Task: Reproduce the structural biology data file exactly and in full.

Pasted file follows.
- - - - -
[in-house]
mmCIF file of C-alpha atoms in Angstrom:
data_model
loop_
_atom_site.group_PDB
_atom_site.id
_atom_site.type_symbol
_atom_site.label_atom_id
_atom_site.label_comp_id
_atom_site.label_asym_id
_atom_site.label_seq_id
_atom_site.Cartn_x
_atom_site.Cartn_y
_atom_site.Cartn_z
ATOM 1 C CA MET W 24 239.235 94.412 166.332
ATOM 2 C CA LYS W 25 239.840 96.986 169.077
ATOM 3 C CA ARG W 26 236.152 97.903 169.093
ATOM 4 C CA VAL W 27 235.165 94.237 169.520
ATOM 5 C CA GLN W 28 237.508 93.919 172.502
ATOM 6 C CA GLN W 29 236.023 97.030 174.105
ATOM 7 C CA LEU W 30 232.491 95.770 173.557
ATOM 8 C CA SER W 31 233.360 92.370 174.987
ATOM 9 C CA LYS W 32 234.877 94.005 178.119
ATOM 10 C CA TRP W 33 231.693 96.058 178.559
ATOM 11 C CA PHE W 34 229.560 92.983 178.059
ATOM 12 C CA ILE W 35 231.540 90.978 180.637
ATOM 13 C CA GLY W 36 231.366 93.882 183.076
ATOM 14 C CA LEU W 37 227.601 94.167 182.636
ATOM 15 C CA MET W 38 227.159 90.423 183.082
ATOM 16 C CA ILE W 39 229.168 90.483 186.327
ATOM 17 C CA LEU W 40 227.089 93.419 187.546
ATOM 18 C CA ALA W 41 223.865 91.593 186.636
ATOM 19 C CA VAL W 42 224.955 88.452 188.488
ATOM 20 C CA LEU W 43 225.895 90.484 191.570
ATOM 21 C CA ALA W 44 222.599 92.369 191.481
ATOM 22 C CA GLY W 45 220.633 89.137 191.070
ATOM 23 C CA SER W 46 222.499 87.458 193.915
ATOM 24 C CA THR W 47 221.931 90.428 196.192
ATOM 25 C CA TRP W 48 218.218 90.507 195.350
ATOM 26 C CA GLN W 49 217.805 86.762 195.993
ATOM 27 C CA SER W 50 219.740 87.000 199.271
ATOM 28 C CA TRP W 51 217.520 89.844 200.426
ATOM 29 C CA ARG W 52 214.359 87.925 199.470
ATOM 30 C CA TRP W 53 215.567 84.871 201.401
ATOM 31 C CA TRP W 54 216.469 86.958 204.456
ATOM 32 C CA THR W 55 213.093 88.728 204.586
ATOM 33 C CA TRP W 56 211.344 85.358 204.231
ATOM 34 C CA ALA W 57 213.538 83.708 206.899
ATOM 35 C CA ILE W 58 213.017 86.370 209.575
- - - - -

[in-house]
mmCIF file of C-alpha atoms in Angstrom:
data_model
loop_
_atom_site.group_PDB
_atom_site.id
_atom_site.type_symbol
_atom_site.label_atom_id
_atom_site.label_comp_id
_atom_site.label_asym_id
_atom_site.label_seq_id
_atom_site.Cartn_x
_atom_site.Cartn_y
_atom_site.Cartn_z
ATOM 1 C CA MET W 24 239.235 94.412 166.332
ATOM 2 C CA LYS W 25 239.840 96.986 169.077
ATOM 3 C CA ARG W 26 236.152 97.903 169.093
ATOM 4 C CA VAL W 27 235.165 94.237 169.520
ATOM 5 C CA GLN W 28 237.508 93.919 172.502
ATOM 6 C CA GLN W 29 236.023 97.030 174.105
ATOM 7 C CA LEU W 30 232.491 95.770 173.557
ATOM 8 C CA SER W 31 233.360 92.370 174.987
ATOM 9 C CA LYS W 32 234.877 94.005 178.119
ATOM 10 C CA TRP W 33 231.693 96.058 178.559
ATOM 11 C CA PHE W 34 229.560 92.983 178.059
ATOM 12 C CA ILE W 35 231.540 90.978 180.637
ATOM 13 C CA GLY W 36 231.366 93.882 183.076
ATOM 14 C CA LEU W 37 227.601 94.167 182.636
ATOM 15 C CA MET W 38 227.159 90.423 183.082
ATOM 16 C CA ILE W 39 229.168 90.483 186.327
ATOM 17 C CA LEU W 40 227.089 93.419 187.546
ATOM 18 C CA ALA W 41 223.865 91.593 186.636
ATOM 19 C CA VAL W 42 224.955 88.452 188.488
ATOM 20 C CA LEU W 43 225.895 90.484 191.570
ATOM 21 C CA ALA W 44 222.599 92.369 191.481
ATOM 22 C CA GLY W 45 220.633 89.137 191.070
ATOM 23 C CA SER W 46 222.499 87.458 193.915
ATOM 24 C CA THR W 47 221.931 90.428 196.192
ATOM 25 C CA TRP W 48 218.218 90.507 195.350
ATOM 26 C CA GLN W 49 217.805 86.762 195.993
ATOM 27 C CA SER W 50 219.740 87.000 199.271
ATOM 28 C CA TRP W 51 217.520 89.844 200.426
ATOM 29 C CA ARG W 52 214.359 87.925 199.470
ATOM 30 C CA TRP W 53 215.567 84.871 201.401
ATOM 31 C CA TRP W 54 216.469 86.958 204.456
ATOM 32 C CA THR W 55 213.093 88.728 204.586
ATOM 33 C CA TRP W 56 211.344 85.358 204.231
ATOM 34 C CA ALA W 57 213.538 83.708 206.899
ATOM 35 C CA ILE W 58 213.017 86.370 209.575